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Layman proposes Missouri 'Peace Committee' Print E-mail
By Robert Marus
REPUBLIC, Mo. (ABP) — As battles between conservatives continue to roil the Missouri Baptist Convention, one prominent layman in the state is proposing a miniature re-creation of the infamous Southern Baptist Convention “Peace Committee.”

But the convention’s president — cautioning that he had not gotten a chance yet to look at the proposal — said April 3, “I’d be in favor of everything I could do to promote and bring about peace, but I’m not sure a peace committee is going to be an answer.”

MBC president Gerald Davidson said he had only received a copy of Missouri Baptist layman Kent Cochran’s proposal the night before and hadn’t had time to review it in detail due to travel.

Davidson, the retired pastor of First Baptist Church of Arnold, noted that he was a veteran of conservatives’ successful efforts on both the state and national levels to take control from Southern Baptist moderates. “I go back to the ‘80s, you know; I was involved in the struggles then, and the [SBC] Peace Committee didn’t solve many problems at that time,” he said.

Cochran — a Republic layman who is also a veteran of the SBC and MBC struggles against moderates — sent a news release detailing the proposal to media outlets April 1. Cochran’s release said he mailed the proposal to all members of the MBC executive board, which is scheduled to meet April 14-15. He is not a member of the body.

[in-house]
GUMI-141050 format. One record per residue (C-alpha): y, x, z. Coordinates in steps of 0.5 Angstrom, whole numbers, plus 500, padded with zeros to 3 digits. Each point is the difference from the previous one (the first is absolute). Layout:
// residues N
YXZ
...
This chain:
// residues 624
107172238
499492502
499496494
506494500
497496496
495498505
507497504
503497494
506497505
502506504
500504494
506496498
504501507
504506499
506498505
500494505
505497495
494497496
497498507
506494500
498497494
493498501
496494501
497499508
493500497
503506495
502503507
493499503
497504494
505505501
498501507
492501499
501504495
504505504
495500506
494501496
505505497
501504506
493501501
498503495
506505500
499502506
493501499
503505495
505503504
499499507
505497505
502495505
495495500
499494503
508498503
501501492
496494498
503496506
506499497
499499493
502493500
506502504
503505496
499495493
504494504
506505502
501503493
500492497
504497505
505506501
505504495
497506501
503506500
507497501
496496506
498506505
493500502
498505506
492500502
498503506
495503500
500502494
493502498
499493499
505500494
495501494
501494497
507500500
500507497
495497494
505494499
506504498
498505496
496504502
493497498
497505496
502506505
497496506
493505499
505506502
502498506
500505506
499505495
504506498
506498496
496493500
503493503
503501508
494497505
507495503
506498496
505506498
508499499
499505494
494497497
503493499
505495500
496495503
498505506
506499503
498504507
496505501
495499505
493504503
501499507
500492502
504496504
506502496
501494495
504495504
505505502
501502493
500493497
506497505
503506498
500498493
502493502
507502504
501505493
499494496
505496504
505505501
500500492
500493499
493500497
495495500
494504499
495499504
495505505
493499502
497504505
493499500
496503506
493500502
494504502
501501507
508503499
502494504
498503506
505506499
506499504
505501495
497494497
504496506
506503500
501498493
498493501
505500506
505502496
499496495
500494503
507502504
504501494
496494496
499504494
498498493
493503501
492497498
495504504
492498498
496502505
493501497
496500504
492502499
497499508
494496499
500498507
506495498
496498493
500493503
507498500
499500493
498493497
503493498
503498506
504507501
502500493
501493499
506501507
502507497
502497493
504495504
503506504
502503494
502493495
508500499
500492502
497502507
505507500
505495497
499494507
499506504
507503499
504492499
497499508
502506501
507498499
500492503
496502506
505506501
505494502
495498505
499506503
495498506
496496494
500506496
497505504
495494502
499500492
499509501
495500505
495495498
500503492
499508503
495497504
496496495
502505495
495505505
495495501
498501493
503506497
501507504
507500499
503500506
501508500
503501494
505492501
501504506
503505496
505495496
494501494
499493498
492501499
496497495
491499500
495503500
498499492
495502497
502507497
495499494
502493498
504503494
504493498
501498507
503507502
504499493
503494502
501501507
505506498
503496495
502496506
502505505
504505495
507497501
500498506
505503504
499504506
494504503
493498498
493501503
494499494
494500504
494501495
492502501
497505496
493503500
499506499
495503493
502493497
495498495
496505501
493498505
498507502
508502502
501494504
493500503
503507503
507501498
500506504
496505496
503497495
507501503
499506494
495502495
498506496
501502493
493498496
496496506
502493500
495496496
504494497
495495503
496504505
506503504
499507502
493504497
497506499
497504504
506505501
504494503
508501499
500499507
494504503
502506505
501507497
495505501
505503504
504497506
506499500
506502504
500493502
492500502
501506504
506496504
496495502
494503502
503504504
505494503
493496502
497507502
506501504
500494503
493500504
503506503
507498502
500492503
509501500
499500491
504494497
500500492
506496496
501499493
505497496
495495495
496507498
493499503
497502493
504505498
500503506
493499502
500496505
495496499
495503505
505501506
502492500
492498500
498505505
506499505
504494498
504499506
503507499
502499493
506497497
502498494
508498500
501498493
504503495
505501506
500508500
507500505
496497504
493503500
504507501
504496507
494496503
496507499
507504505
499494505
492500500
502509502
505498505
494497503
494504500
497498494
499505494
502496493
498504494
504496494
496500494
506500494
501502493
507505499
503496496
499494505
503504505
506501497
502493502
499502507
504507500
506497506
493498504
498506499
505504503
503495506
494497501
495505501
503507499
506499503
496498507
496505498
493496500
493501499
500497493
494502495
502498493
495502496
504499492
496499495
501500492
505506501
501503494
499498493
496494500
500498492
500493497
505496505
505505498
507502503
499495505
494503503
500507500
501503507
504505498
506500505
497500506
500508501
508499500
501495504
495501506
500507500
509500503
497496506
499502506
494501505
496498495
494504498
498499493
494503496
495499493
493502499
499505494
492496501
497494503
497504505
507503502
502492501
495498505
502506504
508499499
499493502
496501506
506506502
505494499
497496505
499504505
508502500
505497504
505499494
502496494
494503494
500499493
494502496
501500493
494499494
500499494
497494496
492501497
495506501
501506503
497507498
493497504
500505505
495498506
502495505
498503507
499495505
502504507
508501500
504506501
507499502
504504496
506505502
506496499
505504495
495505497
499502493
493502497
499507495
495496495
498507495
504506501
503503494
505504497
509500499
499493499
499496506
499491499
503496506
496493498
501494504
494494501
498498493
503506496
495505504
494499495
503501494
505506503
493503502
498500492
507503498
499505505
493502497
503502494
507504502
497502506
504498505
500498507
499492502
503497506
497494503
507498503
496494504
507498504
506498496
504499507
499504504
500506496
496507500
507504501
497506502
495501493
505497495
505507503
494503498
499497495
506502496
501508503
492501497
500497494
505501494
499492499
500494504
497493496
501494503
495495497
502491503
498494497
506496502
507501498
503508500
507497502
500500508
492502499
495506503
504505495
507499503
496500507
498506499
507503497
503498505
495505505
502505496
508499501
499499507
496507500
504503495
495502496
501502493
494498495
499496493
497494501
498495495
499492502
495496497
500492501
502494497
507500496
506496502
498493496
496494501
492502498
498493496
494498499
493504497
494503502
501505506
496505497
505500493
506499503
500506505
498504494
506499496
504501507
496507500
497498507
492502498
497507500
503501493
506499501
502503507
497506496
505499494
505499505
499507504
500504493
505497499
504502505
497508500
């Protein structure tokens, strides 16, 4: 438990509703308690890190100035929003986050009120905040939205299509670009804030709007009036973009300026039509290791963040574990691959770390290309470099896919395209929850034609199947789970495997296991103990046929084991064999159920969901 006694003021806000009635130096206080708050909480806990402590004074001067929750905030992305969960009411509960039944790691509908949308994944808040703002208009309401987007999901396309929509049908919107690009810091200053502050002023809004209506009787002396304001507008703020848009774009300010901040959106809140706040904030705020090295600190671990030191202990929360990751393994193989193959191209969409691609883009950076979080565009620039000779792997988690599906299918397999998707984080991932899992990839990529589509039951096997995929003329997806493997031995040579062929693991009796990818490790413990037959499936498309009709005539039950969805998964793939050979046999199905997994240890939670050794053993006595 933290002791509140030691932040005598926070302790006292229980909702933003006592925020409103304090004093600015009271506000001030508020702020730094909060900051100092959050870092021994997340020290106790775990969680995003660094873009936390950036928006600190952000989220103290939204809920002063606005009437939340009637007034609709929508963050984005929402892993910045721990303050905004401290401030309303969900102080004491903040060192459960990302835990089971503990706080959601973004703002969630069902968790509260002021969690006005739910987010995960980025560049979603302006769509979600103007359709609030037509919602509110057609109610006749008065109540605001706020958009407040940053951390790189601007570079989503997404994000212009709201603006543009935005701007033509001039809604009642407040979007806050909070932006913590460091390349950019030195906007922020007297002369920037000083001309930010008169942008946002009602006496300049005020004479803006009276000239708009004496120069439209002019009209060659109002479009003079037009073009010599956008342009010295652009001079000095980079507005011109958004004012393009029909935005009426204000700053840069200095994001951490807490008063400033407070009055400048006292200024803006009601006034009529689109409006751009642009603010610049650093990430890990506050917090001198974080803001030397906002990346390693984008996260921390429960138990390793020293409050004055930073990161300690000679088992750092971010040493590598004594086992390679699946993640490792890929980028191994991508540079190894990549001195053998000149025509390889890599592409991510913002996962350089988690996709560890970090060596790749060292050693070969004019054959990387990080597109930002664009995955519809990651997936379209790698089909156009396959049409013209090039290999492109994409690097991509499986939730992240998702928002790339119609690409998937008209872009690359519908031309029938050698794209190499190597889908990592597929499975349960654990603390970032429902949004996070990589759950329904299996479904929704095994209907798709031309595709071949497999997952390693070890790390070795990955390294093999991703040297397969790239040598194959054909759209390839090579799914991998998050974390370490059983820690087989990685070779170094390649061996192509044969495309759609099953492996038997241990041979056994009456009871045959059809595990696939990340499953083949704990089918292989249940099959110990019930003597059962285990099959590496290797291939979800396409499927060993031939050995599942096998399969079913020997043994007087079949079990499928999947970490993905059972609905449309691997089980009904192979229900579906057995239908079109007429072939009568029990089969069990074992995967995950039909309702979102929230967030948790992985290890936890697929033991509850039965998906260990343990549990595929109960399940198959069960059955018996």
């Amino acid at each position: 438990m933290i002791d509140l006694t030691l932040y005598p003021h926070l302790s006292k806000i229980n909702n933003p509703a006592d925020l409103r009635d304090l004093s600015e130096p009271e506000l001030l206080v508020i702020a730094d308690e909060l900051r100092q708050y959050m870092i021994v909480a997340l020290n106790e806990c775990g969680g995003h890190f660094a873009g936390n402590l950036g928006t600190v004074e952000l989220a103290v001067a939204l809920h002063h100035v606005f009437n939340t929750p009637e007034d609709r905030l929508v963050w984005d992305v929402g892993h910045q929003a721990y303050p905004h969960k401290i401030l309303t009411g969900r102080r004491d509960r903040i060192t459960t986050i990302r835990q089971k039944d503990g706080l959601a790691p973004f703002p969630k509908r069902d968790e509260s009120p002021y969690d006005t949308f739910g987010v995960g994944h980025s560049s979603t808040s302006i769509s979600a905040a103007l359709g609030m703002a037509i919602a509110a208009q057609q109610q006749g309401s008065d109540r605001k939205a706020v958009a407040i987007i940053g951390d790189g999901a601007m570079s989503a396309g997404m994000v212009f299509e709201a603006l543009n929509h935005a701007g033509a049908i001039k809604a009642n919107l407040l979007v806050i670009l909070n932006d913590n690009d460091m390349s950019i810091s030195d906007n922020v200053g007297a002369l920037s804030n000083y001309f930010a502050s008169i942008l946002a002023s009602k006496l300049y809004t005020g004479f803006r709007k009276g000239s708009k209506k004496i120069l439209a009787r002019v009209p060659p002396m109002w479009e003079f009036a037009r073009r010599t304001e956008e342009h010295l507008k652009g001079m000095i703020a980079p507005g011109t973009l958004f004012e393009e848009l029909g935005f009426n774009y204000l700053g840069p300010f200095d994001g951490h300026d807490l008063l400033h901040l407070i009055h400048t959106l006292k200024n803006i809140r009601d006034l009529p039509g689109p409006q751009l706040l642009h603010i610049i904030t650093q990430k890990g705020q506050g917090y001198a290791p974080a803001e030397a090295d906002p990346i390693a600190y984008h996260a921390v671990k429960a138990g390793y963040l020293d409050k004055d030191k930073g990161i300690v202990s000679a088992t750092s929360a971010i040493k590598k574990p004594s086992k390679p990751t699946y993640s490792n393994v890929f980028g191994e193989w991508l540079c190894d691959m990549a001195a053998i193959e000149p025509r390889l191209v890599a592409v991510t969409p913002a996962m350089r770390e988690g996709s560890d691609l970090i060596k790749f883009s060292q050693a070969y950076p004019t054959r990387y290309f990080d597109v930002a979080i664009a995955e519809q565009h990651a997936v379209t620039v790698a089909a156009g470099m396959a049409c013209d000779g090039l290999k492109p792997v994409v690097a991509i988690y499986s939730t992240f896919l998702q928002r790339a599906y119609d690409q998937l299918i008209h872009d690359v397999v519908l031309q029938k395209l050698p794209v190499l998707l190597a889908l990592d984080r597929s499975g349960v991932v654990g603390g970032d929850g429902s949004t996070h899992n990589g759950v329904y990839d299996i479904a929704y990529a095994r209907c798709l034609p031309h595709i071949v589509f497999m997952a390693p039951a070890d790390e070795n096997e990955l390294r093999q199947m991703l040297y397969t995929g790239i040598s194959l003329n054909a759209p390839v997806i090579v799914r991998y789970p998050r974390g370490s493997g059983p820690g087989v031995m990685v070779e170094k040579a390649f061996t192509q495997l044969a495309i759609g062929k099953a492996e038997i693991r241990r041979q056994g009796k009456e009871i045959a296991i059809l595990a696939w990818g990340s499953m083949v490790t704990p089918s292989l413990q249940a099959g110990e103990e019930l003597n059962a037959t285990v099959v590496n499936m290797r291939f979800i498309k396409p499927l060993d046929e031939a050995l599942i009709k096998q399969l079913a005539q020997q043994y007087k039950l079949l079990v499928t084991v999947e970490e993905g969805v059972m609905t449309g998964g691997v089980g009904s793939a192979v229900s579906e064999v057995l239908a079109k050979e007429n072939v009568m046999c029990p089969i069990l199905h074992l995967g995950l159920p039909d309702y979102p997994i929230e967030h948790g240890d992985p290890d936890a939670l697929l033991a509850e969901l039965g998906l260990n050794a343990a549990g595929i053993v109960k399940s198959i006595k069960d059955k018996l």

The proposal asks the board to establish a committee of 14 members representing the two “major sides” in a struggle that, since 2006, has divided the convention into warring factions of conservatives. The committee would “research the perceptions, activities, expectations, history, present and future of Missouri Baptists focusing particularly on the three issues of: theology, methodology, political activity and any related matters that involve Missouri Baptist life,” according to the proposal.

Conservatives in Missouri, led by Missouri Baptist Laymen’s Association founder Roger Moran, cemented their control of the convention’s governing structures in 2001. Many moderate churches in the state withdrew support from the convention, with some joining a new alternative body, the Baptist General Convention of Missouri. Many of those churches were later kicked out of the MBC because of their ties to the new convention as well as a nationwide moderate group, the Cooperative Baptist Fellowship.

But intramural disputes between Missouri conservatives over the convention’s former executive director, Moran’s control of the nominating process and funding for church plants associated with a nondenominational emerging-church network boiled over in 2006. That year, Moran and allies attempted to force a showdown over then-MBC executive director David Clippard. The executive board later fired Clippard.

Moran and his allies accused Clippard and others of negligence in approving a $200,000 loan for a St. Louis church start, called The Journey, that was part of the Acts 29 church-planting network. They particularly criticized The Journey for an outreach activity that involved convening a theological discussion group at a St. Louis-area brewpub. Moran claimed that it — and all churches associated with Acts 29 — were out of step with what most Southern Baptists believe about the acceptability of alcohol use.